Another book that ended up not working for me is Trail of Lightning by Rebecca Roanhorse, because I don’t get along with books that clearly think action scenes for the sake of action are interesting. I got through this book in two days because I skimmed most of them, I was so bored – I gave it 2 stars. At this point, I’m not sure I want to reach for Black Sun at all later this year, because everything I’ve tried by this author hasn’t worked for me.
All the while, I was listening to the audiobook of A Song of Wraiths and Ruin by Roseanne A. Brown, a West African-inspired YA fantasy that ended up restoring my interest and trust in this genre. For a long time, the best thing I could say about the YA fantasy I was reading was “I would have loved this at 16, I’m glad it exists”, but yes, there are stories that I can still love now, and this is one of them. From the world full of magical creatures, mysterious deities and unraveling legends to the very real, deliberate focus on mental health and xenophobia – it’s beautiful, compelling, and well-crafted. I gave it 4.75 stars; it’s one of the best YA fantasy books I’ve read in a while.
Then I read the weirdest contemporary I’ve ever found, The Pursuit of Miss Heartbreak Hotel by Moe Bonneau. It’s an F/F coming-of-age story that deals with mental illness (mainly OCD) and a relative’s terminal illness. The writing happens to be very strange. Everyone speaks in the same, unexplained slang; the word choices go from “unusual” to “outright baffling”; and the writing has a rhythm to it that makes it feel like poetry. It has no author note. I’m not surprised this got many bad reviews, but personally I really liked it and I have theories on why this was the way it was – and in a novel about finding the courage to be yourself, I appreciated the unapologetic weirdness. I gave it 4 stars.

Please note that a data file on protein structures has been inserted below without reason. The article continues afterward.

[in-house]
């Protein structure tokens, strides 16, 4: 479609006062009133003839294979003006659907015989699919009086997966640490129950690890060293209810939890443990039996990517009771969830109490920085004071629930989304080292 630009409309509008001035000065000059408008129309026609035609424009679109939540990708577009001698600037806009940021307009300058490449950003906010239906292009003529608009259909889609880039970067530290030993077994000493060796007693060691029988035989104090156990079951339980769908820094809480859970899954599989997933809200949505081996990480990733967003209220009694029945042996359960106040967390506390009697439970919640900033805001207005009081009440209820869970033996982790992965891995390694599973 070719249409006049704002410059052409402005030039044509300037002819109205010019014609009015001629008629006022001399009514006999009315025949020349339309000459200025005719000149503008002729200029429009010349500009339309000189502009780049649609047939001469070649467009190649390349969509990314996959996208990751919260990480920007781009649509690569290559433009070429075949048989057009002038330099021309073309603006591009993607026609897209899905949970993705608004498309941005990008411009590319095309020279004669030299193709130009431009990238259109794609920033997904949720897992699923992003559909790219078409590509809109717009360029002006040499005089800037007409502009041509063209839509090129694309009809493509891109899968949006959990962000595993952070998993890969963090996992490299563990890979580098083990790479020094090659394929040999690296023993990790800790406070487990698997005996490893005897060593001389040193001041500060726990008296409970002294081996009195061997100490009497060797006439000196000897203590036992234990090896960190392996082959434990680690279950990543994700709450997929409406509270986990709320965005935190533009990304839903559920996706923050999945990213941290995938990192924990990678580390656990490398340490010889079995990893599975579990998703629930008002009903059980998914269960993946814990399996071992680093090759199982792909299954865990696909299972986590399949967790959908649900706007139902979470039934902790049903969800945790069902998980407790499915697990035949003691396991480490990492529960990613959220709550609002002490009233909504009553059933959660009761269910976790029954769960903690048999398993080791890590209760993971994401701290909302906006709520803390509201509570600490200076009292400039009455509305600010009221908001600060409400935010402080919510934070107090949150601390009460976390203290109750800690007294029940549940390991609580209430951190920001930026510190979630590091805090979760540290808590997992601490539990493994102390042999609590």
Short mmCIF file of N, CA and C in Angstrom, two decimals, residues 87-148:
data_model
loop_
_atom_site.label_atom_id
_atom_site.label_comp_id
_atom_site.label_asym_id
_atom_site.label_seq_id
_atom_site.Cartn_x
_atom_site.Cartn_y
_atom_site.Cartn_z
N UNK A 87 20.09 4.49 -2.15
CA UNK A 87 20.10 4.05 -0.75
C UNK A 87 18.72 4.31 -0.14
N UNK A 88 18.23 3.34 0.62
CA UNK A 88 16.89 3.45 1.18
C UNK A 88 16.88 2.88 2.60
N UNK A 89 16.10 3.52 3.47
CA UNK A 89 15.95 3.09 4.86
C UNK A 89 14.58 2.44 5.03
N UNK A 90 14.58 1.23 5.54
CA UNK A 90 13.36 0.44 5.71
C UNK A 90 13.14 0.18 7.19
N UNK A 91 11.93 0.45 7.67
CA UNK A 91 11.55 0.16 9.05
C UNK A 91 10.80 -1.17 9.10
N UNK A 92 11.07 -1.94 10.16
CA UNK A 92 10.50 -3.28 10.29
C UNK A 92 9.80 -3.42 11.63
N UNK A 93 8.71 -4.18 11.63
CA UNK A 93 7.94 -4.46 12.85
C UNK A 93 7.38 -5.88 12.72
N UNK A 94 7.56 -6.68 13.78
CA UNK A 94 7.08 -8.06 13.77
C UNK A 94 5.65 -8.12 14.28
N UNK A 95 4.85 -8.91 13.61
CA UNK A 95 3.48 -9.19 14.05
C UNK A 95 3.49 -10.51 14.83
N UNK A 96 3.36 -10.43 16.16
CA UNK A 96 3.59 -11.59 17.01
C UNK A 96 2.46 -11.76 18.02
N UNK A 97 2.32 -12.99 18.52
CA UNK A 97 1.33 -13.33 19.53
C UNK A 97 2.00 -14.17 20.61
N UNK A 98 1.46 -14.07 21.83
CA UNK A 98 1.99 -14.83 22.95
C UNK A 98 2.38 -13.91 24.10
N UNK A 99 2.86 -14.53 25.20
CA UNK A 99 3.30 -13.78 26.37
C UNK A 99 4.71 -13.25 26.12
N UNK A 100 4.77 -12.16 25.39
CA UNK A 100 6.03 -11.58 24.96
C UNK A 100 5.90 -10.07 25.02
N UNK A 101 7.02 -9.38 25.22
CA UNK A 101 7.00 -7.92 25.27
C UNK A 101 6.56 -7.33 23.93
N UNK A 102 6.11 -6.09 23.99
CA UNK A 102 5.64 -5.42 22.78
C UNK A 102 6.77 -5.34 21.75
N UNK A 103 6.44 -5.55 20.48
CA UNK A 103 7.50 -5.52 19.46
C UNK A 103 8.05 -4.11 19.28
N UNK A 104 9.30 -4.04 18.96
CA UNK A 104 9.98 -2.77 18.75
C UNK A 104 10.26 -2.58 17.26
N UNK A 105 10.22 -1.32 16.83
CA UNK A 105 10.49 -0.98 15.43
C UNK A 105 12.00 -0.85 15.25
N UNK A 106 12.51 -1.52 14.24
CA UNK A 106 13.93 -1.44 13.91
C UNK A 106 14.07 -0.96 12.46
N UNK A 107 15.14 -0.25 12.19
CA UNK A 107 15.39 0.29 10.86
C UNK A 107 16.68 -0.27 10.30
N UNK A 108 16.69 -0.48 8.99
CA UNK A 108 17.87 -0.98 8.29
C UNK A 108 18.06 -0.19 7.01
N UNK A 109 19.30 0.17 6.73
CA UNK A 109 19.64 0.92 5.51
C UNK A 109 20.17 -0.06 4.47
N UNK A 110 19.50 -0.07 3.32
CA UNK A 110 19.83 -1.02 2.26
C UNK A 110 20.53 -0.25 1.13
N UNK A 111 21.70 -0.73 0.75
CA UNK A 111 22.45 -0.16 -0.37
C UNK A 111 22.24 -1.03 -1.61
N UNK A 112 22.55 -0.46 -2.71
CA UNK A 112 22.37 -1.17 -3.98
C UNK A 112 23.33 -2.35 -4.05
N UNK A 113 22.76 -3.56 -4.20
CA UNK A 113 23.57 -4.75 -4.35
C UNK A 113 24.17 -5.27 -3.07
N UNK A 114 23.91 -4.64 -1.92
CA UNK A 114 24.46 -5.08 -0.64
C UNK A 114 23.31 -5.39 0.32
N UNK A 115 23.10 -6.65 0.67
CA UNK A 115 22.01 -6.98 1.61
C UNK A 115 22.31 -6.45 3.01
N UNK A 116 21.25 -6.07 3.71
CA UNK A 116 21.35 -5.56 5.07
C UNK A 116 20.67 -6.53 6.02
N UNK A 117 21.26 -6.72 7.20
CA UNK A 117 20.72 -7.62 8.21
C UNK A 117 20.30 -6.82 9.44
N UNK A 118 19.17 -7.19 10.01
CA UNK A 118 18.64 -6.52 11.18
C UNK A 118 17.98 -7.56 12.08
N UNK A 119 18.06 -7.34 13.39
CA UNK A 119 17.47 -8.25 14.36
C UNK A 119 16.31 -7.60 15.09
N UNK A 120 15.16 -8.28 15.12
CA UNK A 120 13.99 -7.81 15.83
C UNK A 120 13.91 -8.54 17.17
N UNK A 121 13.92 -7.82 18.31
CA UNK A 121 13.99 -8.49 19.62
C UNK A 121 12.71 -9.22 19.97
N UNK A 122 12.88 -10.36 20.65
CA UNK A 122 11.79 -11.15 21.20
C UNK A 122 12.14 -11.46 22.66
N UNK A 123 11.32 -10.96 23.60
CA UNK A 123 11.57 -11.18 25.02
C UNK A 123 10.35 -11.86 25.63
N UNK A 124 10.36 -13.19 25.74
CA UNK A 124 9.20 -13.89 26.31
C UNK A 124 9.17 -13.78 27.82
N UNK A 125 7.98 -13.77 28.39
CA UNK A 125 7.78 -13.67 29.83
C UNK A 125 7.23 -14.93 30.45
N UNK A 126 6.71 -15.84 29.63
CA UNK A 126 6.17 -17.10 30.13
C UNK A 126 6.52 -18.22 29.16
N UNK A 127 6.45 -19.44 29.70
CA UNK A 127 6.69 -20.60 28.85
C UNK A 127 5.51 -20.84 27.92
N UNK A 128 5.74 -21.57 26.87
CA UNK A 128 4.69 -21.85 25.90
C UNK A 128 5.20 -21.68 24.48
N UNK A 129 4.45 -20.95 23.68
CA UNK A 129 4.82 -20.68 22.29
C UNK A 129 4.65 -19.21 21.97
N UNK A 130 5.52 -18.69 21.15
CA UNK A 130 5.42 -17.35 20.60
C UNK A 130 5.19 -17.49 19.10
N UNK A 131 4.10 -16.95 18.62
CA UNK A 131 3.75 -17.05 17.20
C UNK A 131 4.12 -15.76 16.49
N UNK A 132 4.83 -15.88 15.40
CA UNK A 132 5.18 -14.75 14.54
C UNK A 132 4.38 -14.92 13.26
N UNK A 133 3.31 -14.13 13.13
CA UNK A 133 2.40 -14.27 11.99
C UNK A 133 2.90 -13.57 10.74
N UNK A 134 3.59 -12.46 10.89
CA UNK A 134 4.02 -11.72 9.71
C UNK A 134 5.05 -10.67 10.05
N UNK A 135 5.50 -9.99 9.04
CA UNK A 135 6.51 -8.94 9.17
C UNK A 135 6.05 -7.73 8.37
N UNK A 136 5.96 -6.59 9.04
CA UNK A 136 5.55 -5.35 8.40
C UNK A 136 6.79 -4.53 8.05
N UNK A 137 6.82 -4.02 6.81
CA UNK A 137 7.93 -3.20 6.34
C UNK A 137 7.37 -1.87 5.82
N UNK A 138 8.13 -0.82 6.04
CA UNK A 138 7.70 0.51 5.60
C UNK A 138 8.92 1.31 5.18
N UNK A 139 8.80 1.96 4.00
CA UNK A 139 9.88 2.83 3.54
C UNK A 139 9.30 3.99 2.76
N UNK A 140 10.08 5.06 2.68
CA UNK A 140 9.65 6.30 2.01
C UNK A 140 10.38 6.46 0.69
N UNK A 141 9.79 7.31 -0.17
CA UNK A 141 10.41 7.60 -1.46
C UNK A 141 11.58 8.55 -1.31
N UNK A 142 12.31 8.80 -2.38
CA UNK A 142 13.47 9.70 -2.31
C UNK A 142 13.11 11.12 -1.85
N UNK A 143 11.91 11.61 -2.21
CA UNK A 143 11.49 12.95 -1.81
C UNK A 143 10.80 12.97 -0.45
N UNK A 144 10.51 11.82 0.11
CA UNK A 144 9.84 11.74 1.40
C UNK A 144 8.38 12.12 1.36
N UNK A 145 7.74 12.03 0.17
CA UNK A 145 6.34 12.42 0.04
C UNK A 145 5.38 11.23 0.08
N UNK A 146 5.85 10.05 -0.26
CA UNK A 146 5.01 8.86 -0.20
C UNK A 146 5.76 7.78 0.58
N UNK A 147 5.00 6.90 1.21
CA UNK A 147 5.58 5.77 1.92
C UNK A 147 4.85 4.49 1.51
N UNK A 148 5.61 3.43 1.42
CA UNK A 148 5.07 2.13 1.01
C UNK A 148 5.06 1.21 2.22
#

The last book I read was Night Shine by Tessa Gratton, my favorite of the month (maybe favorite of the year? too soon to tell). This is a subversive queer YA fantasy about identity, choice, and the damaging, restrictive nature of binaries. The writing is beautiful and dreamlike, and so is the way it talks about learning who you are and the nature of identity and gender. Of course, my favorite aspect was the romance between the main character and the Sorceress, because villainesses are hot in a gay way. When I hear about someone named The Sorceress Who Eats Girls, the main thing I also want to know is whether she’s single. I gave this 5 stars.
As you can see, this was an unusual month – one in which I found not one but two YA fantasy books I loved (…it’s been so long), and I’m even currently reading a third that may also fit that, Raybearer by Jordan Ifueko. After two years of either avoiding or being disappointed by this genre (and sometimes by its adult counterpart as well), it’s so refreshing. I mean, I’m aware that I would have loved something with the concept of Night Shine even more if it had been an adult book, because it would have been allowed to be just a little darker and subtler and that would have been perfect, but you know what? It’s great the way it is already. Please ignore the unfortunate cover and read it.
Have you read or want to read any of these? How was August for you?